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A Place for Sanctuary. Daily Dose. (Aug 23 – 26)

Tuesday — In our hearts, we are all dancers. Yes. Every single one of us.
Think of the dance this way: it is the part (the core) of us that responds to the music of life; abundant, freely and unrestrained. A life fueled by wholeheartedness.
Yes. When we bring our whole (unguarded) self to the moment, we live engaged, alert and present. We saw this in the Gillian Lynne story.
“You see,” the doctor told Gillian’s mother, “your daughter isn’t troubled. Your daughter is a dancer.”
Sadly, labels don’t let us see. Because labels create the antithesis to wholeheartedness. Labels confine and restrict.
(And in Sabbath Moment, we often circle back to this question: to what do we tether our identity? Our meaning and our value?)

So, I take two lessons from Gillian’s story. The first lesson today: the voice of Grace tells us that we are more than our labels.
I love the Gospel story about the Samaritan woman at the well. Long story short, here is a woman who carries a myriad of labels–she is a member of the wrong group, she is “less-than,” undesirable, a social outcast (not to mention she’d been married several times). And Jesus offers her everlasting water no questions asked. My take on his words to her: “You’ve lived on scarcity—labels that limit you—and I offer you sufficiency, in water that will never leave you thirsty again.”
I love preaching from this text. Which, of course means, that I’m preaching in order to remind myself to believe it (internalize it). To hear it, for myself. Just sayin’.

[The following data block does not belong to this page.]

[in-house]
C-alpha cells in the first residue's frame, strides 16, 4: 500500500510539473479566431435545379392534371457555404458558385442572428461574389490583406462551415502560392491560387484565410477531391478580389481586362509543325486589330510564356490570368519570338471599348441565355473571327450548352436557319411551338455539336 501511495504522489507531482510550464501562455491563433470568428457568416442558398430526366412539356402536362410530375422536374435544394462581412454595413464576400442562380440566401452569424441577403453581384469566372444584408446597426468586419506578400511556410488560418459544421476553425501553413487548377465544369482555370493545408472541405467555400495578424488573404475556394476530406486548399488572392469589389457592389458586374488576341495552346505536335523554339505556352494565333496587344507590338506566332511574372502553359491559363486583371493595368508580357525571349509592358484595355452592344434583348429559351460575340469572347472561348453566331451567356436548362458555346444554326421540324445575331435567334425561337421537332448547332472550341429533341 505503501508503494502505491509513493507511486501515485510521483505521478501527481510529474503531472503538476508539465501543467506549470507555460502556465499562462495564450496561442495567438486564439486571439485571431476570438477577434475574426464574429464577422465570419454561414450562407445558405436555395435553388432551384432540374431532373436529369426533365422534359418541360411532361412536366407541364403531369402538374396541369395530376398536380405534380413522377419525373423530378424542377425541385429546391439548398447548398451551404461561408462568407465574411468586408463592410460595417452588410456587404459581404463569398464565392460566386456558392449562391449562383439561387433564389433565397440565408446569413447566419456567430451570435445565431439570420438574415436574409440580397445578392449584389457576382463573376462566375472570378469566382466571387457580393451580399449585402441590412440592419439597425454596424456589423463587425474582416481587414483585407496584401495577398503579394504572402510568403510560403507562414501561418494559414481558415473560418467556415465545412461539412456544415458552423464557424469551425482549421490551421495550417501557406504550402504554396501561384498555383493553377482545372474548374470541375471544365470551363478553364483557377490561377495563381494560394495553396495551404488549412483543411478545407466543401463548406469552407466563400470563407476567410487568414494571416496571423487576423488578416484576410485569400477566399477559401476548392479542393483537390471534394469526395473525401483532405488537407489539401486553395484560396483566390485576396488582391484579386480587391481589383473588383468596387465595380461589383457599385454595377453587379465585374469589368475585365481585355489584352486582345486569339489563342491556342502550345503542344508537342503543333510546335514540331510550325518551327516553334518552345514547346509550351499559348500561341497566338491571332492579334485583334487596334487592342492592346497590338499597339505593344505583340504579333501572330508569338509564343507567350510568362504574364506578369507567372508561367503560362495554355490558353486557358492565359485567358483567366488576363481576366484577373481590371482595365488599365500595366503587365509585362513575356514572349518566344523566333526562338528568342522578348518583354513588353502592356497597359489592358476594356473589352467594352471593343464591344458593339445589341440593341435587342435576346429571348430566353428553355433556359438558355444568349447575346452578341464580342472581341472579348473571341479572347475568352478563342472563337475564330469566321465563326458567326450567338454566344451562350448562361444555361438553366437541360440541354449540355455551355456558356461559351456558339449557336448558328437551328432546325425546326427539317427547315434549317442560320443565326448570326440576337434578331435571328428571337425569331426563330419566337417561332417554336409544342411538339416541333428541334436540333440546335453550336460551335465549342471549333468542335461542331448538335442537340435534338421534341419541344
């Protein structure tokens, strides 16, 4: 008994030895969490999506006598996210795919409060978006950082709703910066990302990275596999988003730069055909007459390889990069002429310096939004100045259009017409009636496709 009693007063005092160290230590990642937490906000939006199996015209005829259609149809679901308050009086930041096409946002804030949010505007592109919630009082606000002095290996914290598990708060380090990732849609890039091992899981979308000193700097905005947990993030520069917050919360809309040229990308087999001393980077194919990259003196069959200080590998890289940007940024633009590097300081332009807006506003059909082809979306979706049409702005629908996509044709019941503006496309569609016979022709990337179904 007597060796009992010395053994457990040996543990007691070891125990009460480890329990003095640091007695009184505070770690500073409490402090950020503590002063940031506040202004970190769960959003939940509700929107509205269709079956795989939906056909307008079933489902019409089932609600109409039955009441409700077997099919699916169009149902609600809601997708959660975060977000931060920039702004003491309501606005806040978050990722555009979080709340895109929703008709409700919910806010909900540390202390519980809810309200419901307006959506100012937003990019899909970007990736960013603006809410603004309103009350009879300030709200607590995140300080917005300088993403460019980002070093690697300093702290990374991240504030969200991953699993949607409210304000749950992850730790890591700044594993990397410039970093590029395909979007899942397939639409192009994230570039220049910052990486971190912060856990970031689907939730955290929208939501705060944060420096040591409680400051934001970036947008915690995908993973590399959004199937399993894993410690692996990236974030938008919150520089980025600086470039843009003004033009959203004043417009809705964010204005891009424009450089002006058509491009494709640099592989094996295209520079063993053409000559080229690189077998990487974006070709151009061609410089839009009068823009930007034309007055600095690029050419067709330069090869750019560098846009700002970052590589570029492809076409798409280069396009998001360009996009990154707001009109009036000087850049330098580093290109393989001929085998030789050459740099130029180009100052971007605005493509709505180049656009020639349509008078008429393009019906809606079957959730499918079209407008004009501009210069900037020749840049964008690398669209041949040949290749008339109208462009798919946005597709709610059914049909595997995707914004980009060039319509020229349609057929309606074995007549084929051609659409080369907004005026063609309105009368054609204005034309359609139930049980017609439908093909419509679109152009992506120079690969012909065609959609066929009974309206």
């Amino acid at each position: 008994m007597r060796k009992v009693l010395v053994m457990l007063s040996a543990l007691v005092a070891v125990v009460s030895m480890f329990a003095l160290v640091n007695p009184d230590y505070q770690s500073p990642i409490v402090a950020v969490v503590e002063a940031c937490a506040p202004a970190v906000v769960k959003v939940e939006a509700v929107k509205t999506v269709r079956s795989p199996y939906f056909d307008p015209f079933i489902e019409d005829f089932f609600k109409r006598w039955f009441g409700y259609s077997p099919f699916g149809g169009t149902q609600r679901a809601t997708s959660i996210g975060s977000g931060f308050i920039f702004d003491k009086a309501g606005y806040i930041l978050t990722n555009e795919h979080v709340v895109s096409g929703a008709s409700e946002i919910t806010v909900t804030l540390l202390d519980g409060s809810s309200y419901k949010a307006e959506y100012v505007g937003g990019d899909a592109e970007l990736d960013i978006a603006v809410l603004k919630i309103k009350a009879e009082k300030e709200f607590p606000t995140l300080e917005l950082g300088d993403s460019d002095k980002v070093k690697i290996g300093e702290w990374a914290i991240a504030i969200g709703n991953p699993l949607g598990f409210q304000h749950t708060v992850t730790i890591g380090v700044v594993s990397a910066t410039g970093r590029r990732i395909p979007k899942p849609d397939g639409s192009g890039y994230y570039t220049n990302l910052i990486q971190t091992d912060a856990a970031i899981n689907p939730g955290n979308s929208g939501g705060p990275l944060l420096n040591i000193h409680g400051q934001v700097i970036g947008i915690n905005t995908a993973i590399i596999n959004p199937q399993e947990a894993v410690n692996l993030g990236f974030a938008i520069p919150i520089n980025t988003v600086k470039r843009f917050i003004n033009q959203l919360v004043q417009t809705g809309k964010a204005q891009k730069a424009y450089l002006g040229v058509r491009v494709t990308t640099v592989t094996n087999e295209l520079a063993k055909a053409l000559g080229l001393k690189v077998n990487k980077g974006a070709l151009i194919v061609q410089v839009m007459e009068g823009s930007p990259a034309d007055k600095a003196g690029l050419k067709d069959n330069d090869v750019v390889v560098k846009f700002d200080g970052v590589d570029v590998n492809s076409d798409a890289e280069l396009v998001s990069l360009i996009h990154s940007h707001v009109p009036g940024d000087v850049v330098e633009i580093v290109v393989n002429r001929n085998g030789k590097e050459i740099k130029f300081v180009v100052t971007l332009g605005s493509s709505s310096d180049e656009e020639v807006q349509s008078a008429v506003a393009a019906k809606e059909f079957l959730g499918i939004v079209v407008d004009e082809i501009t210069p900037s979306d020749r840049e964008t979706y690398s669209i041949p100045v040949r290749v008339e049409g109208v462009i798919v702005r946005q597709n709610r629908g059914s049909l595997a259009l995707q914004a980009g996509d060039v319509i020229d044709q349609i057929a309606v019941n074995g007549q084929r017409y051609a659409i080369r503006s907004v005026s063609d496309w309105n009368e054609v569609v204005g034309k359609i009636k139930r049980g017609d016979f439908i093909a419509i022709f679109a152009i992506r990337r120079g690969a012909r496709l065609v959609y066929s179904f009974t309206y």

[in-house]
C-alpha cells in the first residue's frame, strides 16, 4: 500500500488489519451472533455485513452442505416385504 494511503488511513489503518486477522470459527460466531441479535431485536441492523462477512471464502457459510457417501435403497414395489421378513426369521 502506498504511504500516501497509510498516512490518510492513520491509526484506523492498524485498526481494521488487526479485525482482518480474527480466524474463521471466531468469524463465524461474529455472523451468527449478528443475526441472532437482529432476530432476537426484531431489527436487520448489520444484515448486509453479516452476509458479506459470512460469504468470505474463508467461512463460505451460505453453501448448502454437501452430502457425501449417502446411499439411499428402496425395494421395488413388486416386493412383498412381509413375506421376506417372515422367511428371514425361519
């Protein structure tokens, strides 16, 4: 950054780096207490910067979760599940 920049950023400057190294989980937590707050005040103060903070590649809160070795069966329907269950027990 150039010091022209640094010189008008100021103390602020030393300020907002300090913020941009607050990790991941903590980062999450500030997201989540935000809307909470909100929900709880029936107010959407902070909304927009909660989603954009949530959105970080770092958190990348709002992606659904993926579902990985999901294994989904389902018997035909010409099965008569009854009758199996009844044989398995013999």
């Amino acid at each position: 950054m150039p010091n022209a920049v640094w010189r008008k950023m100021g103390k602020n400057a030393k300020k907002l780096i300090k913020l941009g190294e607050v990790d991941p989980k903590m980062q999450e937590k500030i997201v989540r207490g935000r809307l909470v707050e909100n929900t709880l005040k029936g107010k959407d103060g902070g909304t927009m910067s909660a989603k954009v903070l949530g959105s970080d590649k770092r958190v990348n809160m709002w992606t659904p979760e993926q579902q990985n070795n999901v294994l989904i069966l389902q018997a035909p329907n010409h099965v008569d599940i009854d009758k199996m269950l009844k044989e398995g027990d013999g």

Here’s the deal: It’s not that we “choose” to dance, so much as we “choose” to give up being afraid (confined by labels).
We give up being afraid by responding to the love of the Beloved—the invitation to sufficiency or “everlasting water.”
We hear and taste and touch this love; and our dance is the interplay with that voice. Because now, our hearts are alive.
Let us start with the voice of grace.

I tell you this
to break your heart,
by which I mean only
that it break open and never close again
to the rest of the world.
Mary Oliver

Wednesday — In our hearts, we are all dancers. Yes. Every single one of us.
Think of the dance this way: it is the part (the core) of us that responds to the music of life; abundant, freely and unrestrained. A life fueled by wholeheartedness.
“To watch us dance is to hear our hearts speak.” Hopi Indian Saying

And yet. Life’s heaviness, does tend to gum things up. Sometimes we see it (acknowledge it). Sometimes we don’t.
Not that long ago, I read a news story that stopped me in my tracks. (Which is hardly abnormal these days.)
But this story made me pay attention, inviting questions about what really matters. Let’s be honest, in today’s din, that’s not easy to do.
After 30 years of preaching, the Rev. Howard-John Wesley stood in front of his congregation (Alexandria, VA) and admitted: “I am tired in my soul.”
“I feel so distant from God,” he continued. “One of the greatest mistakes of pastoring is to think that because you work for God, you’re close to God.”
“It’s time for a break,” he tells them.
It’s time for sanctuary. Time for healing.
We do get anxious and discombobulated. Or, just plain tired. So, this kind of honesty is liberating. Because every single one of us could use some healing.
(And thank you Rev. Wesley for your honesty and example.)